Two overarching themes emerged as unintended and unpredicted consequences of AEE. These are: (i) mētis and the division between ‘real learning’ and authentic practice, and (ii) mētis and professional identity in AEE. Table 2 categorises four possible types of knowledge or meaning consequential to AEE. These have been generated from our analysis and summarise the overarching finding that AEE produces both intended and unintended consequences, which, in turn, may be either predictable or unpredictable. The content of each category emerged from data as we used the concept of mētis to bring coherence to our empirical findings.
Mētis and the division between ‘real learning’ and authentic practice
Students constructed meaning based on a disjuncture between authentic practice, as witnessed during AEE, and the ‘real learning’ that they perceived to take place in and be recognised by the medical school:
‘…[AEE] weren’t linked to what we were studying… only supposed to be really linking to our communication skills not to what we were studying.’ (S3)
Often their meanings involved the rejection of some knowledge, rather than its assimilation and refinement into a more nuanced knowledge base:
‘The experiential learning is quite different because we are not supposed to know any medical knowledge about the diseases.’ (S4)
‘I just want to be qualified really so it’s just I need to do this to get through… some of the placements are just a bit annoying… like you could have been doing work in that time…’ (S5)
As a result, students did not see authenticity as a current priority in either gaining content knowledge or transferring knowledge for refinement through experience. Instead, students reported that AEE was about only interpersonal skills, which they conceptualised as separate from the medical knowledge that constituted ‘the medical course’ and was defined by medical school assessments.
Students focused on differences rather than similarities between simulated communication skills sessions within the school and interactions with authentic patients in AEE. Simulated patients (SPs) were conceptualised as agents of the medical school. This student expressed the common view that SPs were obeying the orders of the medical school:
‘I think simulated patients try to do things a lot more by the book, whereas real patients… you wouldn’t normally go through confidentiality with them and then consent…‘cause they just... don’t see it as being important, whereas simulated patients will – that’s only probably because they’ve been told to… by the medical school.’ (S6)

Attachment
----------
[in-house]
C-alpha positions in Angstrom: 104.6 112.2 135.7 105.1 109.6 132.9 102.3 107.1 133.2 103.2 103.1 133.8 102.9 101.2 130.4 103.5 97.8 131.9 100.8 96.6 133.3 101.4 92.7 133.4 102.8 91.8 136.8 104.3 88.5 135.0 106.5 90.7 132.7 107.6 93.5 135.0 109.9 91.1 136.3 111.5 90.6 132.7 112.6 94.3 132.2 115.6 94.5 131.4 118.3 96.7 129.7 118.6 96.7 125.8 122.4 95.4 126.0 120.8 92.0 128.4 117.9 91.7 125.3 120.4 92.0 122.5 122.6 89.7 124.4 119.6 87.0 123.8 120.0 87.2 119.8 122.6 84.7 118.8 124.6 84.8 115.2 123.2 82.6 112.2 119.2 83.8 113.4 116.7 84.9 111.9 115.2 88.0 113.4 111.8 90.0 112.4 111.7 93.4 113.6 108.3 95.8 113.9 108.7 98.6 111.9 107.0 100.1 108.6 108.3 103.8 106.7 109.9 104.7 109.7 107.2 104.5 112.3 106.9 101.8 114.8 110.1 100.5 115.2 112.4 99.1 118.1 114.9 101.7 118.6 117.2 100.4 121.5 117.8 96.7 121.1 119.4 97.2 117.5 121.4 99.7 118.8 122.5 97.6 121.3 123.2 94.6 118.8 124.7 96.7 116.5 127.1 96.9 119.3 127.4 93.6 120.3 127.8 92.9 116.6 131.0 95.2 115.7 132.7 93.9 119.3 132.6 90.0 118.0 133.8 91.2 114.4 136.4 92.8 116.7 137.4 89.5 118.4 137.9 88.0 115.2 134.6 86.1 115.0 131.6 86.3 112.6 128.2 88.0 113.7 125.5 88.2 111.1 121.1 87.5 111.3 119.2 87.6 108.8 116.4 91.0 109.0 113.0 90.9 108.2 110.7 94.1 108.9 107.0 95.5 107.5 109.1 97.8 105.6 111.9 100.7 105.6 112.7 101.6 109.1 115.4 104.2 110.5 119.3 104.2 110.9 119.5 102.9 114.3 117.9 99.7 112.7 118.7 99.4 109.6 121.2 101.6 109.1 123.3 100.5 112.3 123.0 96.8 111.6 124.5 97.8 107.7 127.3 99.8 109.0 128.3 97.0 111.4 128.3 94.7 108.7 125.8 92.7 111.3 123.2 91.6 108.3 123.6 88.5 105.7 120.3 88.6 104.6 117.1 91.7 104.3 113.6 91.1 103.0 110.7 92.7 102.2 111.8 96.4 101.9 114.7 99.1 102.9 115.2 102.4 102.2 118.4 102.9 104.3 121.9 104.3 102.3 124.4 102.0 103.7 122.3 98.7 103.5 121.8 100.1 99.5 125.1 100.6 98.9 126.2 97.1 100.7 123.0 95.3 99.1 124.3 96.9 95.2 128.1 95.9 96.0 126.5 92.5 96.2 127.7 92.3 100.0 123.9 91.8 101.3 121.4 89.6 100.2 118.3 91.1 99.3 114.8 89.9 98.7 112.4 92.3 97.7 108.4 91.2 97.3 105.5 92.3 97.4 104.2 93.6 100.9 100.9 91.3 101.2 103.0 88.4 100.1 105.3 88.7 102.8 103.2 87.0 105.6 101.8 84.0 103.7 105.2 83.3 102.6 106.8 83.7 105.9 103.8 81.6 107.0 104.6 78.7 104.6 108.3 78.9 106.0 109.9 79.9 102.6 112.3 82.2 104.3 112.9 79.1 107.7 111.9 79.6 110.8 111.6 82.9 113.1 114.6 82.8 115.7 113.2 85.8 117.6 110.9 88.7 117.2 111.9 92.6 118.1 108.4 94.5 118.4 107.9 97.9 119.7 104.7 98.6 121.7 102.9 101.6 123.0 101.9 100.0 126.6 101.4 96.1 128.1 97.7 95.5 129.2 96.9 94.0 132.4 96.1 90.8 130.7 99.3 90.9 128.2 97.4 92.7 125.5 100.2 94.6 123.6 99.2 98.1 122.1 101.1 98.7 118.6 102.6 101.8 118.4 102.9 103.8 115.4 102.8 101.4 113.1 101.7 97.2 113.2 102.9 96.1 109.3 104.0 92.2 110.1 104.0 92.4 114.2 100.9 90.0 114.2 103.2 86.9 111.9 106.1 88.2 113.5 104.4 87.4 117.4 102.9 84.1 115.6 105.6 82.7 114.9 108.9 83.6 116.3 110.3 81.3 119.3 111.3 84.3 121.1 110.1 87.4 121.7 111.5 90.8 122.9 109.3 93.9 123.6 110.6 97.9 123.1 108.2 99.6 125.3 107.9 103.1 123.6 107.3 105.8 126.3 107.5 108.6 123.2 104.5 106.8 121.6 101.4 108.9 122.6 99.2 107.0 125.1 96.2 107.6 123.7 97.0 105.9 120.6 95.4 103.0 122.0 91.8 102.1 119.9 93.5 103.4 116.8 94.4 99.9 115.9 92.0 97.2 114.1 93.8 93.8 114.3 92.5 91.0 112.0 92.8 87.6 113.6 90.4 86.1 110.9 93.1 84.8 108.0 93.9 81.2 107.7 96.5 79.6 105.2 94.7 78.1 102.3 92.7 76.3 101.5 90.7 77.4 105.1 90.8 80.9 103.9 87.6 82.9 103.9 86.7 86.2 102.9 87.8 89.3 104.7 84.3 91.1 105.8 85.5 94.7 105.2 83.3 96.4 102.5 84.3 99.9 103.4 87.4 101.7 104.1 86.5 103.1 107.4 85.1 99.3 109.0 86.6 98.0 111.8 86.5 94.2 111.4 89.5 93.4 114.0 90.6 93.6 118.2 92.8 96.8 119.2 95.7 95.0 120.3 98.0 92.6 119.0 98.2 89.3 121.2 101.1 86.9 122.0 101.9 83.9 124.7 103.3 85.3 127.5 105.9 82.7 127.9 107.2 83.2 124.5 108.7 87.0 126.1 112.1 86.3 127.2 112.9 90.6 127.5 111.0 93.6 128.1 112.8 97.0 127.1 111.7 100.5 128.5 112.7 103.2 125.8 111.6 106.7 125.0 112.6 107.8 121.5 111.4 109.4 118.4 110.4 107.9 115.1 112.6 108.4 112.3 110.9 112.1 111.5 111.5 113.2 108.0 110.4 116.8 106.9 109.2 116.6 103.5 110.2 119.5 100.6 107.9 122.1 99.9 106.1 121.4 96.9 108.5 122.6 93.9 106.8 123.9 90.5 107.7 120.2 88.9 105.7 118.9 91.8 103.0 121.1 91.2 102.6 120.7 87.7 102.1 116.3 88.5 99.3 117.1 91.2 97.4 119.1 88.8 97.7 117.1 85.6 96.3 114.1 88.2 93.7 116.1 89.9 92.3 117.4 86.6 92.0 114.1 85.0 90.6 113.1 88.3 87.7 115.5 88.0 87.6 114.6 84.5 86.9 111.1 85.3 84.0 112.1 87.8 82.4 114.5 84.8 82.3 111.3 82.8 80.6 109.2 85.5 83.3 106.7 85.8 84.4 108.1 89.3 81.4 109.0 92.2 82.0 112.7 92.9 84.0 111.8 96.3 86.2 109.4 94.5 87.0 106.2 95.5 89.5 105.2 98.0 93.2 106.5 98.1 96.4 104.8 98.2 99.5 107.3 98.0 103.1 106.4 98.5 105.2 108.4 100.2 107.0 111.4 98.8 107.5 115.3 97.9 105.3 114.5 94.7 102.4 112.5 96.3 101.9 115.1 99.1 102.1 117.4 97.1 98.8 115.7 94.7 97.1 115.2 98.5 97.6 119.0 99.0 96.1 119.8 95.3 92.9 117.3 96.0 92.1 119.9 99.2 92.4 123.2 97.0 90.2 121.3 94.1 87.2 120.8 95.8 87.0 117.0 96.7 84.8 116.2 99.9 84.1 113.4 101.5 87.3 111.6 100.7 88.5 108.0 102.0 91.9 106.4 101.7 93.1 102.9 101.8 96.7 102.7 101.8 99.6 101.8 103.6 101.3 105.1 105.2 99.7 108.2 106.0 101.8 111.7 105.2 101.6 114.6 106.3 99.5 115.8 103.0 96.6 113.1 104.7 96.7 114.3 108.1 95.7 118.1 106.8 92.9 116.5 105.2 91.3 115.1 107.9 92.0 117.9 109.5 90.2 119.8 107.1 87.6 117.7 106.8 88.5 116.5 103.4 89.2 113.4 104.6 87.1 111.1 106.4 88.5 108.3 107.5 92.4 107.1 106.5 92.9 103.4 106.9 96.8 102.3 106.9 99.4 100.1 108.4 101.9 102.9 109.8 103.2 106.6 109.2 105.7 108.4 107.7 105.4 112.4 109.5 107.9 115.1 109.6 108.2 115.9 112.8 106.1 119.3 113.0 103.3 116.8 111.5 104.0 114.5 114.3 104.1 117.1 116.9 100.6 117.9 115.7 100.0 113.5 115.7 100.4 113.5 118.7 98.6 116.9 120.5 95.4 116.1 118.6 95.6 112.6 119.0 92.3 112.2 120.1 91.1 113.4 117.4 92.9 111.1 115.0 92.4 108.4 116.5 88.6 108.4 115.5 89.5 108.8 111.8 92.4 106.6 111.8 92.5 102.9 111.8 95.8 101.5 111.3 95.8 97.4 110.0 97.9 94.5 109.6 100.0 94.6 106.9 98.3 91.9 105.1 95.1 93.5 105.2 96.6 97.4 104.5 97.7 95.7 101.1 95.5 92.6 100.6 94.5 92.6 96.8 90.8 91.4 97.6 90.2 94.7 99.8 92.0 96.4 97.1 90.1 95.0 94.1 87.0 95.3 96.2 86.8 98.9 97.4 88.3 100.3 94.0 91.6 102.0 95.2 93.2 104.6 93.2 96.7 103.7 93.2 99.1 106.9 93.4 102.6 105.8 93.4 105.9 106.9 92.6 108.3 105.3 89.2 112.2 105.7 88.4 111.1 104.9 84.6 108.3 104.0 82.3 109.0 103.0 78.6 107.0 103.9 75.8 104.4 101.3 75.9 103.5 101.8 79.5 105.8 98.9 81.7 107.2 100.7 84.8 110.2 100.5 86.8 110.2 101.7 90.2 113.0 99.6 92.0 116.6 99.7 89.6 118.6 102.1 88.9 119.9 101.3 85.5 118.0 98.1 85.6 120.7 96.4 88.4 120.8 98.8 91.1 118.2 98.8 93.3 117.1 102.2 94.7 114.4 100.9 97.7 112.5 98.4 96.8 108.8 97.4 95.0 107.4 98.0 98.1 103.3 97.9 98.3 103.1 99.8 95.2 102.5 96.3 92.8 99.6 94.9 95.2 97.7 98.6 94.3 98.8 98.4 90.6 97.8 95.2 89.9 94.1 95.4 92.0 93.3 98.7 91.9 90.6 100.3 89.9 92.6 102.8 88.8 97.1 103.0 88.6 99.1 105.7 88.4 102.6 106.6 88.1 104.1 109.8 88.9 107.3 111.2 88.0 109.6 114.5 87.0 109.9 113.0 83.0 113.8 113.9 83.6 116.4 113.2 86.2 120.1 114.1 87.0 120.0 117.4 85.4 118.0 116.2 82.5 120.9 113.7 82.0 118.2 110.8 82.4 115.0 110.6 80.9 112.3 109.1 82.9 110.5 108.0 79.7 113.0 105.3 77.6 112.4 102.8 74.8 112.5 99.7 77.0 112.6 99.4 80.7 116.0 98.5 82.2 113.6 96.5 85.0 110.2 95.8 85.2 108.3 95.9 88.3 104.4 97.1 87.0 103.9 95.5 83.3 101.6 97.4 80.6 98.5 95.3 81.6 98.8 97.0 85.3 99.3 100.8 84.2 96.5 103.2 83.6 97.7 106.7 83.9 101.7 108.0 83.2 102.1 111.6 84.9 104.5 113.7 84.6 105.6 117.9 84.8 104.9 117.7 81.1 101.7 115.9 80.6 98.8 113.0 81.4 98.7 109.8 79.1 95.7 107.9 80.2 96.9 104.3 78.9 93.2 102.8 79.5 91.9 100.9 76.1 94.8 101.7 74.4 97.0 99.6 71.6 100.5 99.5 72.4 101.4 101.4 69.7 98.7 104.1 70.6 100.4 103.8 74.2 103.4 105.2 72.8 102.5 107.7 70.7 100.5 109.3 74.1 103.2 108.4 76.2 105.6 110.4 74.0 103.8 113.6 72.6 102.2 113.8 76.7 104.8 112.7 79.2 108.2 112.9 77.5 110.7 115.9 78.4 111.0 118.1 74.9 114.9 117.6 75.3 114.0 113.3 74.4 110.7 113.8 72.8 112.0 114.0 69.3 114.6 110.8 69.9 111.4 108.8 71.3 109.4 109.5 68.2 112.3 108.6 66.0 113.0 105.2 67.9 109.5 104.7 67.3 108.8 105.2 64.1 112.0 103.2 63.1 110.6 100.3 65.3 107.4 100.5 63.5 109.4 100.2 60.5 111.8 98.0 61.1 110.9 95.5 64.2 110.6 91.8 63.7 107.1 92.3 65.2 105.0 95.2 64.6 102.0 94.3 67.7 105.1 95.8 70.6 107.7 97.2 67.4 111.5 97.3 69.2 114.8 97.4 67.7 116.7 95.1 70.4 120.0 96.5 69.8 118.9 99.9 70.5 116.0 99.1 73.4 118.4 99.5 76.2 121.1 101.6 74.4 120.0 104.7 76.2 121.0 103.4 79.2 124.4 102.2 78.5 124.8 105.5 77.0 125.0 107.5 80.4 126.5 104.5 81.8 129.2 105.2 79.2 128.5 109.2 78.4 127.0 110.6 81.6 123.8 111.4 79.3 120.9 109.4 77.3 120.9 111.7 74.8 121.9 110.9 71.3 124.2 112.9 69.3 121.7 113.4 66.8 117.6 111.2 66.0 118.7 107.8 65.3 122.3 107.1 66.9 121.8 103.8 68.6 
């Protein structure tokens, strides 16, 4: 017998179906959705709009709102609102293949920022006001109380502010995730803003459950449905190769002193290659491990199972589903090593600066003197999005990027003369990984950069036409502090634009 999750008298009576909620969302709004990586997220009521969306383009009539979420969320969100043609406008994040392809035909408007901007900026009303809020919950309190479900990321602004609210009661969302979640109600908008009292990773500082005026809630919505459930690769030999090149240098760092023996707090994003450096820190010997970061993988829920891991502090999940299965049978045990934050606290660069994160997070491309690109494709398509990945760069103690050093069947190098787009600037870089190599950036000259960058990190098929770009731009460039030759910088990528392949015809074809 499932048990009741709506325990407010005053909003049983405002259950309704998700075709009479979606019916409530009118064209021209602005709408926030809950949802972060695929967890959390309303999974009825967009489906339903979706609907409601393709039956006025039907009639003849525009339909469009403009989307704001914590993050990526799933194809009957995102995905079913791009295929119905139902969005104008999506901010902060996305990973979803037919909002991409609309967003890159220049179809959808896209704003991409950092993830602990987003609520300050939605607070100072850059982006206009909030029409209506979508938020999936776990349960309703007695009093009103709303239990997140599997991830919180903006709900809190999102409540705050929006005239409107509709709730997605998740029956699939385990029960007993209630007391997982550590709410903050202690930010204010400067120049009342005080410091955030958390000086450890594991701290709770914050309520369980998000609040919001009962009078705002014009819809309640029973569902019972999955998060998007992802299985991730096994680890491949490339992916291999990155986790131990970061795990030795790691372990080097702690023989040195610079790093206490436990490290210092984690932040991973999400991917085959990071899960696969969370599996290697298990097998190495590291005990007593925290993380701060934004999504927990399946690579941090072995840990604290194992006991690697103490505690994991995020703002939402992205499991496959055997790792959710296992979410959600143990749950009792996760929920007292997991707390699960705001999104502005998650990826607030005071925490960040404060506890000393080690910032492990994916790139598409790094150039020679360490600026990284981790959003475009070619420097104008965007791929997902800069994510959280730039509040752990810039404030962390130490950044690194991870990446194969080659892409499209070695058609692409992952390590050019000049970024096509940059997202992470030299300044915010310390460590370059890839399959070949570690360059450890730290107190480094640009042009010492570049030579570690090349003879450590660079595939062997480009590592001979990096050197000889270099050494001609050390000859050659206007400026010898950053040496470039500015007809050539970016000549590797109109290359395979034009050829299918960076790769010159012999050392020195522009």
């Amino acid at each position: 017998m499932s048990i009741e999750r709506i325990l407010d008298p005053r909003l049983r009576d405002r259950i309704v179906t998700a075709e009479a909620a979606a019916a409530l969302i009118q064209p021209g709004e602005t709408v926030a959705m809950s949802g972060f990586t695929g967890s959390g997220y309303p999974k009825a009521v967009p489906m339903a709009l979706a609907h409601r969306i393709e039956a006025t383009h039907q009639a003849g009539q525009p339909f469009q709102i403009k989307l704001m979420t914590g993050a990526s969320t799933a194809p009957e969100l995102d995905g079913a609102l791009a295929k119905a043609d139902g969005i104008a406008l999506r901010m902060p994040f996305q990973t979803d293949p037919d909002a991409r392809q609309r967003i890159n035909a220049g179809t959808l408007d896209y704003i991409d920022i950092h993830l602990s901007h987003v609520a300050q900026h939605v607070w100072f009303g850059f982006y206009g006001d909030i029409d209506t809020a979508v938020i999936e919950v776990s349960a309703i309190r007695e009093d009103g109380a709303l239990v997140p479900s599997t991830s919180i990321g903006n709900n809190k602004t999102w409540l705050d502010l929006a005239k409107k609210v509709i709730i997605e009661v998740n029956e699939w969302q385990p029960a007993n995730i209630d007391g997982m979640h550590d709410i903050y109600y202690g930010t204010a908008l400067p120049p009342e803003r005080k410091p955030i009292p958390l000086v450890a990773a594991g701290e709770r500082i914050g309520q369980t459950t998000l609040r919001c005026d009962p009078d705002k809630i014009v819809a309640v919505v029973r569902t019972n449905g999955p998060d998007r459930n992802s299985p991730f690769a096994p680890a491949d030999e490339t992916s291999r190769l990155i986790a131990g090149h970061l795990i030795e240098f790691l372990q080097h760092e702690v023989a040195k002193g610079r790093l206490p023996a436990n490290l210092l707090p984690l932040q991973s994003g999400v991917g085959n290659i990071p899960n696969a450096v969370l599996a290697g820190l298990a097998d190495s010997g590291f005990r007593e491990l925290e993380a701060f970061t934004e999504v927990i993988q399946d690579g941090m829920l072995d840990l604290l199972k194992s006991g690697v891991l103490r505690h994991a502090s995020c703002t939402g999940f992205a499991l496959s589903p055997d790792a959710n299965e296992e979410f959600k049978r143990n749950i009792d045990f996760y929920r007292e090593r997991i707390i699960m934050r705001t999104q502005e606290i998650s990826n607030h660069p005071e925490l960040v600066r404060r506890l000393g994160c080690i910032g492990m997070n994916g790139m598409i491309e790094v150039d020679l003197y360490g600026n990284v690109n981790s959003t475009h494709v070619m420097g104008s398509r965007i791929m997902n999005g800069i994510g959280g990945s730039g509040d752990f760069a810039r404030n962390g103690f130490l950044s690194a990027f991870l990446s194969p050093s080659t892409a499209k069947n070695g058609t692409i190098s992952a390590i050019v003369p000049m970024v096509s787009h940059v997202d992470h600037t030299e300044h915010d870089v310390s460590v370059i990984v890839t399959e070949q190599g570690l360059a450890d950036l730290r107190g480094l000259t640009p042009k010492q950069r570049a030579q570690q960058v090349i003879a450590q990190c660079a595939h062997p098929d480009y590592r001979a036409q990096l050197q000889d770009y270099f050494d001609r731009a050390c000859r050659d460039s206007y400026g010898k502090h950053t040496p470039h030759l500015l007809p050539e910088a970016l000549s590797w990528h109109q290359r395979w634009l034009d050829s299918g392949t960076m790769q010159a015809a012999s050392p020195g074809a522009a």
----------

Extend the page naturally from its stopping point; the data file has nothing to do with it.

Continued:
The discrepancy in experience between interacting with SPs and authentic patients, respectively, made it possible for students to conclude that although knowledge of consent and confidentiality was important to the medical school, this did not mean that it was relevant in authentic settings. Alternative explanations such as that authentic patients might believe good practice in these areas to be a matter of routine and therefore not to require discussion were not considered.
The students concluded that professionals and patients in workplaces did not recognise or identify with the demands placed on them by the medical school. These conclusions created a need for students to handle an apparent dichotomy between practice and medical school-derived learning. Their solution to this need is an example of mētis: they handled the perceived conflict by constructing explanations that included beliefs that the school was out of touch with authentic practice, and concurrently sought to present to faculty staff what they perceived to be acceptable learning. This was exemplified in a common approach to reflective assignments for submission to the school following AEE. This student noted that these were easier to do once the student had worked out:
‘…what to expect – what they want us to write and things like that.’ (S7)
Other students reinforced this view, adding that they would not use any negative experiences in their reflections because they were concerned these might be interpreted as indicating a personal inability to cope and that any criticism of a workplace might have future repercussions. Another element in the students’ mētis here is the ‘knowledge’ that the best way to ‘get on’ with the medical school is to deliberately present only what the student believes the school wants to hear and to suppress any acknowledgement of alternative experiences or understanding.
The dichotomy constructed between the two realities led to the devaluing of AEE as a source of content learning. Students, such as S5 above, described how AEE could prevent them from doing ‘work’ that would be formally recognised by the medical school. Overall, despite the faculty members' intent that AEE would offer opportunities to remind students about why they were studying at medical school, the students perceived it as disconnected from learning medical knowledge. This student described her understanding of the place of pharmacology in AEE:
‘…with regards to pharmacology it doesn’t apply as much on placements… when you are talking about medication with patients they’ll just hand you a list of medications and… because I’m trying to focus on the patient, I don’t necessarily have the time to write down the list or really even pay very much attention to it, so I move on… Yes [laughs], they give me the list and then I look at it and go “Thank you” [laughs] and give it back to them.’ (S8)
This student’s attempt to apply the principle of patient-centredness (emphasised as necessary by the medical school) paradoxically resulted in her overlooking of something important to the patient and missing an opportunity to learn about medication use. Other students discussed developing skills to handle situations in which they were offered information that they did not perceive to be of current importance to them in the context of the course demands. These students were discussing how they acted when workplace supervisors attempted to share medical content knowledge that they thought was currently irrelevant: